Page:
Another major, ongoing question in relation to East Asian regionalism is how far the United States would want to be part of it.


IA-Forum: What have you found to be some of the more interesting similarities and differences between the political systems in the two countries?

Prof. Stockwin: There are some interesting similarities, but also some important differences. One similarity is that there was quite a bit in common between the Thatcherism of the 1980s and the market-oriented economic policies of the Koizumi governments between 2001 and 2006. More broadly, Japan's formal system of government itself is in many respects modelled on the British system – the 'Westminster model' – with a cabinet government and so on, and is not based on the American model. This is surprising given American involvement in rebuilding the country after the war.

But Japan has departed from the Westminster model in several respects, with one of the clearer ways being the power of the bureaucracy in Japan, which has had a lot more influence than it did in Britain. Another difference has been the single party dominance in Japan, whereas the UK does not find it strange to have a change of party in power from time to time. The parties do not necessarily alternate in power, but they sometimes change places.

Another difference in the UK from Japan is that there is a serious divide between north and south in terms of voting behaviour. Britain's Conservative Party is stronger in the south but is hardly present at all in Scotland. This is very different from Japan, where the divisions electorally are between big cities – Tokyo, Osaka –on the one hand, and the much more conservative countryside. But it is not really regional.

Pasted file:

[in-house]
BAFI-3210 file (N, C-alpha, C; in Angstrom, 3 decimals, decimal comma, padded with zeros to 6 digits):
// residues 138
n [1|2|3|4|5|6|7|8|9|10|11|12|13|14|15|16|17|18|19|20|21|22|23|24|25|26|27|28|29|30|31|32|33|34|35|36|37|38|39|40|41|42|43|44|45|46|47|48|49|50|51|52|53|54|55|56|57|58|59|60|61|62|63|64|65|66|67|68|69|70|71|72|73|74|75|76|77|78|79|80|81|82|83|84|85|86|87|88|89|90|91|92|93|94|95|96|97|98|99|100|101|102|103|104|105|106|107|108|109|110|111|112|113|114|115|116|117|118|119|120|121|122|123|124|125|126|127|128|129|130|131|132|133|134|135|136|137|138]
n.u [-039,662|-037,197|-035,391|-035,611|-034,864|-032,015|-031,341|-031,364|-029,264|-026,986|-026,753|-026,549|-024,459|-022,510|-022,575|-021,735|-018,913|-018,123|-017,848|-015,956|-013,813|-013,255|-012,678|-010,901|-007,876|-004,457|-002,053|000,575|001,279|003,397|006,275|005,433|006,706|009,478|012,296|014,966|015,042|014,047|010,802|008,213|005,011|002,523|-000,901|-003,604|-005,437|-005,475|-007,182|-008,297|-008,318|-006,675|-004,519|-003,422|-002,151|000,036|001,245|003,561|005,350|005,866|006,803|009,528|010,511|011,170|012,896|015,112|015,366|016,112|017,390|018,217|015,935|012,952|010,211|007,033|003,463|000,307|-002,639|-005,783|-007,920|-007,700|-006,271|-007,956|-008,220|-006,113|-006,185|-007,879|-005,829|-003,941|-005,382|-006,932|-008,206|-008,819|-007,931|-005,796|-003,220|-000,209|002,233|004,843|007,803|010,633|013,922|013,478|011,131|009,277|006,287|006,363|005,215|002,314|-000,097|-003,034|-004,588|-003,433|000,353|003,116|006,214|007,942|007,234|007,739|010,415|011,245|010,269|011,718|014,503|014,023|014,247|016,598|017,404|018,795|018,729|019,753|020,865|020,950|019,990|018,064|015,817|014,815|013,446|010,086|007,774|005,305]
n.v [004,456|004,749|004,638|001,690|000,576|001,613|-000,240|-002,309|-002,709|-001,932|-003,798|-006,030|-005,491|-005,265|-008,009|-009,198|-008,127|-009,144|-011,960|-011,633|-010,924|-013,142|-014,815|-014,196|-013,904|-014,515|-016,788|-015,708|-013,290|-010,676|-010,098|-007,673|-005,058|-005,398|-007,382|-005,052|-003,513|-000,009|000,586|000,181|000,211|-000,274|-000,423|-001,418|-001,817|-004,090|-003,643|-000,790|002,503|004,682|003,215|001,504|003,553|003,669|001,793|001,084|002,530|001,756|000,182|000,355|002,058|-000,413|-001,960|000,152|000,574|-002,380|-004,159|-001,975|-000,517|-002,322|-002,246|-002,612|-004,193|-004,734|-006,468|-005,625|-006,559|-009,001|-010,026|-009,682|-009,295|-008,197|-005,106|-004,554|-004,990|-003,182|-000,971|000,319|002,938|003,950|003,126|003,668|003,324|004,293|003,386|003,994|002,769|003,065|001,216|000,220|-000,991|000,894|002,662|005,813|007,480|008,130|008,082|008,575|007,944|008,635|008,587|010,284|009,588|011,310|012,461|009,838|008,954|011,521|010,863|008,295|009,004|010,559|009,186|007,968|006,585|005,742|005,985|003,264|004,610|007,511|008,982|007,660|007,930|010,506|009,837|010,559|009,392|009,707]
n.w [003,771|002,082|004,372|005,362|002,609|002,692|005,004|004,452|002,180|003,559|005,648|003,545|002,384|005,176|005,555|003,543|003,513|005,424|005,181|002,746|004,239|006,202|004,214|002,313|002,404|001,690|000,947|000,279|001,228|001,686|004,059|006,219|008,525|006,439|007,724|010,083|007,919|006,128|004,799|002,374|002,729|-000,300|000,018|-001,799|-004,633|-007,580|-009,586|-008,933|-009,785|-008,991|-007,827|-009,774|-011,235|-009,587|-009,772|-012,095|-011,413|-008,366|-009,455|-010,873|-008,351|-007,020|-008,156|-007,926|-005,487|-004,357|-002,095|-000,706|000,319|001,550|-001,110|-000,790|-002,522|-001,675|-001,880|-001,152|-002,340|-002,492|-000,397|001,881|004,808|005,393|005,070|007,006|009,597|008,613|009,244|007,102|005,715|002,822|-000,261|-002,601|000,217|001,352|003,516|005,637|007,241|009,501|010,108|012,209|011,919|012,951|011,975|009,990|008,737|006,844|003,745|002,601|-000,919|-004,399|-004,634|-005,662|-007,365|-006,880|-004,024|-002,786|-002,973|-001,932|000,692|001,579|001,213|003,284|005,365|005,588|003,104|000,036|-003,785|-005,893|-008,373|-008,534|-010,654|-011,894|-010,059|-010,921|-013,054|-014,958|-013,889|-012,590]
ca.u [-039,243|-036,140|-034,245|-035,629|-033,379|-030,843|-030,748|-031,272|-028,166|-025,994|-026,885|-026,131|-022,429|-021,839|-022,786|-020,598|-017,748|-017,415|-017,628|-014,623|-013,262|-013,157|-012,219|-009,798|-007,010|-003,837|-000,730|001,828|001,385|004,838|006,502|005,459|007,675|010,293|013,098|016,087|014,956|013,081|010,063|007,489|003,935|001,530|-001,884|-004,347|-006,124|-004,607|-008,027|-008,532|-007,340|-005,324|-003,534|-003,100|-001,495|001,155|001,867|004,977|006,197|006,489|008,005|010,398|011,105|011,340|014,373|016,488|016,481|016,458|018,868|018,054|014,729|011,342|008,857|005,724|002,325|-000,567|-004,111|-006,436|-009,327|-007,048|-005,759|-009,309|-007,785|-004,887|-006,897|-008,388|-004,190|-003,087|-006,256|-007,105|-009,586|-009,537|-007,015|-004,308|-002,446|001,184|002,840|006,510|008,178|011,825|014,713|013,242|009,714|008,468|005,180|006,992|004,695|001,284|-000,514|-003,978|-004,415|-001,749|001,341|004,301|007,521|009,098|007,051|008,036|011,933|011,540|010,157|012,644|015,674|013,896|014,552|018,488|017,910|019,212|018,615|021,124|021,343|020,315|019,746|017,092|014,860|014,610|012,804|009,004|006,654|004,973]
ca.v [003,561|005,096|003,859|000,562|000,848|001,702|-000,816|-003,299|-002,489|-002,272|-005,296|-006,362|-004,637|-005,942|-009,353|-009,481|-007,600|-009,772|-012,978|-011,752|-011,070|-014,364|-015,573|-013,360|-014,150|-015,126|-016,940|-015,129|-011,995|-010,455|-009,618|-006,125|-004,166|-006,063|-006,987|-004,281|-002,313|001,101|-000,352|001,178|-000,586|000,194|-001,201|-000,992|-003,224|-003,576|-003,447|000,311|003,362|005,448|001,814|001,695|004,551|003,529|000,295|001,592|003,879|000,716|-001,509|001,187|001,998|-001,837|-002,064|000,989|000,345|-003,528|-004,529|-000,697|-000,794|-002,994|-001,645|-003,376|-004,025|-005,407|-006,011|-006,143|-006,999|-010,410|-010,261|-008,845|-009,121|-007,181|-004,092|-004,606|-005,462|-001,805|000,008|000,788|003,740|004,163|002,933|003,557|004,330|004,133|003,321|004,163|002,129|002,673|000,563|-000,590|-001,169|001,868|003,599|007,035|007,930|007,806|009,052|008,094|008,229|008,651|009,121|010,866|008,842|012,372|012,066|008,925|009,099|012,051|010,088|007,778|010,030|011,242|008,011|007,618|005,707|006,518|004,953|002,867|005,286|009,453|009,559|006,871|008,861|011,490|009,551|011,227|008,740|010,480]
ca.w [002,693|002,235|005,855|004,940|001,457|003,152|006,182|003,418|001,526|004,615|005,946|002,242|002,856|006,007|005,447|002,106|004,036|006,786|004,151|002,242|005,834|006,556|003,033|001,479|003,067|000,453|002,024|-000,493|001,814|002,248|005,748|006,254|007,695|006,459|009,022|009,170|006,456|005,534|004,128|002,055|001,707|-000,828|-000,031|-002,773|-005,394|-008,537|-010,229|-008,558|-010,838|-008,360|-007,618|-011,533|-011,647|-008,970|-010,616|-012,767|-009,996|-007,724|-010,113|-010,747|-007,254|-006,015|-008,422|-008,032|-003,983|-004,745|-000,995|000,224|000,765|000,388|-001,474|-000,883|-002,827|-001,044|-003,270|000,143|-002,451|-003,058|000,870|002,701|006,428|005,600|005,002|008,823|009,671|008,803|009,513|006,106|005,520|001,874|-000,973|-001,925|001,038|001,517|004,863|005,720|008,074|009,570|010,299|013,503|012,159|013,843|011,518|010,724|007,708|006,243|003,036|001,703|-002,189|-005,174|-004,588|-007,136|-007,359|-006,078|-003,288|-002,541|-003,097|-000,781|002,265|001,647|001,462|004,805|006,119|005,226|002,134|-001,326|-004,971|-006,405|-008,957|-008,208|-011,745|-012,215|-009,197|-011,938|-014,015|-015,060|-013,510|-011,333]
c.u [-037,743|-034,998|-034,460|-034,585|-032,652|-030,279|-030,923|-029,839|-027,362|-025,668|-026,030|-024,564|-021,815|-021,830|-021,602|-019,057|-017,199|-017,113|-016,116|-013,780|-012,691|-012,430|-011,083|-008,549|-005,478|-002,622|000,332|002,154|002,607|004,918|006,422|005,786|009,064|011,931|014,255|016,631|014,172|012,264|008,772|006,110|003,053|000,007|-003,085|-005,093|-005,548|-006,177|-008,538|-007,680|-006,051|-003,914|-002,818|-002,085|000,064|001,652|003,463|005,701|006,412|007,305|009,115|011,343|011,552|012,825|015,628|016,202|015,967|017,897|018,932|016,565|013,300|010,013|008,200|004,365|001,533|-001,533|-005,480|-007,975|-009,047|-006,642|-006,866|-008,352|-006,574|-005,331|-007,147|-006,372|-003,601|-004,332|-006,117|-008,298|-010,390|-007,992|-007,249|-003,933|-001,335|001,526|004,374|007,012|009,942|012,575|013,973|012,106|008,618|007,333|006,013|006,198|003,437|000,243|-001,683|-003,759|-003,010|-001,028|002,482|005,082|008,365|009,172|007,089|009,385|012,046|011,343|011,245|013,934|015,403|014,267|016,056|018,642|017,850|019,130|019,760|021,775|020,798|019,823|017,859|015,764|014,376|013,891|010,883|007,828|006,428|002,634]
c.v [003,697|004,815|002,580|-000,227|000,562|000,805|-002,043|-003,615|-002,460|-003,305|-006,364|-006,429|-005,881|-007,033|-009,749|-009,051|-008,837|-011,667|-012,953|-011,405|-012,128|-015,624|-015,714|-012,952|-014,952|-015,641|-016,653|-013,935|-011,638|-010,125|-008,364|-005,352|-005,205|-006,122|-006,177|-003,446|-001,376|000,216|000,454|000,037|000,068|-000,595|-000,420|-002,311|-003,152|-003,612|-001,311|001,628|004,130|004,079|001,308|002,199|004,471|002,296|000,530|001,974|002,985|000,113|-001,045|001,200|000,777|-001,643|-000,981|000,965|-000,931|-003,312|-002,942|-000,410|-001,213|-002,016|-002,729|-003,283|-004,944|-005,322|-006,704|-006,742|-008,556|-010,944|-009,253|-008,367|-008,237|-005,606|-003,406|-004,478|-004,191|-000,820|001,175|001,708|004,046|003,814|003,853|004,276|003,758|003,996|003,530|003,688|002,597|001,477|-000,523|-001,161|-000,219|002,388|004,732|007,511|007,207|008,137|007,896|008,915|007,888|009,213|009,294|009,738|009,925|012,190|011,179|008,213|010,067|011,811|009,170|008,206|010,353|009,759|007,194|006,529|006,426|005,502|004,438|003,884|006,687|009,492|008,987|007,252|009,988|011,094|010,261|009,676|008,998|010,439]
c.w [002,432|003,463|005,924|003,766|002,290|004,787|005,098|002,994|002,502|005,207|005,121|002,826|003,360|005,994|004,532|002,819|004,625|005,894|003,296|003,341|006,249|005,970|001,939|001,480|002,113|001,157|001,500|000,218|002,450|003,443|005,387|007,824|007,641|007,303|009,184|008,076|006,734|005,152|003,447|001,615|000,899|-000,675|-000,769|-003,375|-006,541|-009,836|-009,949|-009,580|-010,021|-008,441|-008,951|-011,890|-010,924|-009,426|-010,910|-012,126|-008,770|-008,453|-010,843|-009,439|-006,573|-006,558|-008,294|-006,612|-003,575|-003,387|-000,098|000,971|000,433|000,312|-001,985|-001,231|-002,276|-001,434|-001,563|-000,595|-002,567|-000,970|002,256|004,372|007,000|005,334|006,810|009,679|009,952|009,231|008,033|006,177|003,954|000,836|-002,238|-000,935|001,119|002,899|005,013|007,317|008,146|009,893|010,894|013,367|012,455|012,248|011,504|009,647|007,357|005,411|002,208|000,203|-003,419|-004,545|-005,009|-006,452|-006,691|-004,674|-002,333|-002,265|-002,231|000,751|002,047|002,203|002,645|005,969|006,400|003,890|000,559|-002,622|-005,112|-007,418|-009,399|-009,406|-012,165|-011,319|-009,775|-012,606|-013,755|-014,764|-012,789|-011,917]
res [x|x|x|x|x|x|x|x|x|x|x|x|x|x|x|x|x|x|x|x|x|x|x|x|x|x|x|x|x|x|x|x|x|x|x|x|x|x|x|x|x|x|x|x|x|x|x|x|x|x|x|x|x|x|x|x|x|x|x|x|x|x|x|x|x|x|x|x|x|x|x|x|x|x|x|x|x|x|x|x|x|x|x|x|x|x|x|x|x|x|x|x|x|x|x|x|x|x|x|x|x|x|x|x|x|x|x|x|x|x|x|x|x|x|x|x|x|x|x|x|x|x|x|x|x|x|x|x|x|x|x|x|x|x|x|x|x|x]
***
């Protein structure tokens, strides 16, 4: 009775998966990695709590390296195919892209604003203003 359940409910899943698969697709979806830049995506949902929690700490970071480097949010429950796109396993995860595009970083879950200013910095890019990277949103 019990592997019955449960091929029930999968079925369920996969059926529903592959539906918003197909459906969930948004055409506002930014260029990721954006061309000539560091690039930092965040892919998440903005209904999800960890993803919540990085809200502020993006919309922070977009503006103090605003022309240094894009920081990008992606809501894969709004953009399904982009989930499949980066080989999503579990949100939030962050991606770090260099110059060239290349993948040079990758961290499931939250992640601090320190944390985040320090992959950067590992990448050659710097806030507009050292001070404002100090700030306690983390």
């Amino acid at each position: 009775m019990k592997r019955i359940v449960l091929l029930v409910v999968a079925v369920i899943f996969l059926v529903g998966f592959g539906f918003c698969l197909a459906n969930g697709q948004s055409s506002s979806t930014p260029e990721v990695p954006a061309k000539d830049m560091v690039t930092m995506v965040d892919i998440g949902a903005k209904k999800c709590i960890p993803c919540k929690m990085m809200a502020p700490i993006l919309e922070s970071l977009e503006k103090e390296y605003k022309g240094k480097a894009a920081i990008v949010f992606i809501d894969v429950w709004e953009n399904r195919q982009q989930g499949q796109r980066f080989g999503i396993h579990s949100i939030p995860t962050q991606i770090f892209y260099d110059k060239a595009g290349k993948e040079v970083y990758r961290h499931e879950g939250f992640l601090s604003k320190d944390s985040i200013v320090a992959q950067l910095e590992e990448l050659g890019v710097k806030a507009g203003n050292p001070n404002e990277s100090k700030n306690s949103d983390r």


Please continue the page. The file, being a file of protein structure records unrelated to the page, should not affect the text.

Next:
Interestingly, in recent years Japan can perhaps be seen to be moving more in the direction of the Westminster model once again. For example, the power of the Prime Minister and Cabinet has been strengthened while the factions are weaker than they were, though of course important 'Japanese' features of the system still remain.

But the biggest similarity now is that there is widespread disillusionment with politics and politicians. Of course that is not confined to Japan and the UK, but it has become extremely obvious in these two since during the 1990s. I think in Japan it has owed much to politics being very confused in the 1990s, and the impression often was of politicians all playing games and not really doing anything.

And now you see a large proportion of the population say they do not feel aligned to any particular party. That is fairly new, and wasn't really the case in the 1980s.

There have been times when there has been enthusiasm for a particular leader – Koizumi was very popular and got people interested. But that is more in relation to the political leader than the political party, and it was not enthusiasm for the LDP.


Professor J A A Stockwin is Emeritus Fellow of the Nissan Institute at Oxford University and author of the books 'Dictionary of the Modern Politics of Japan' and 'Japan- Divided Politics in a Growth Economy.'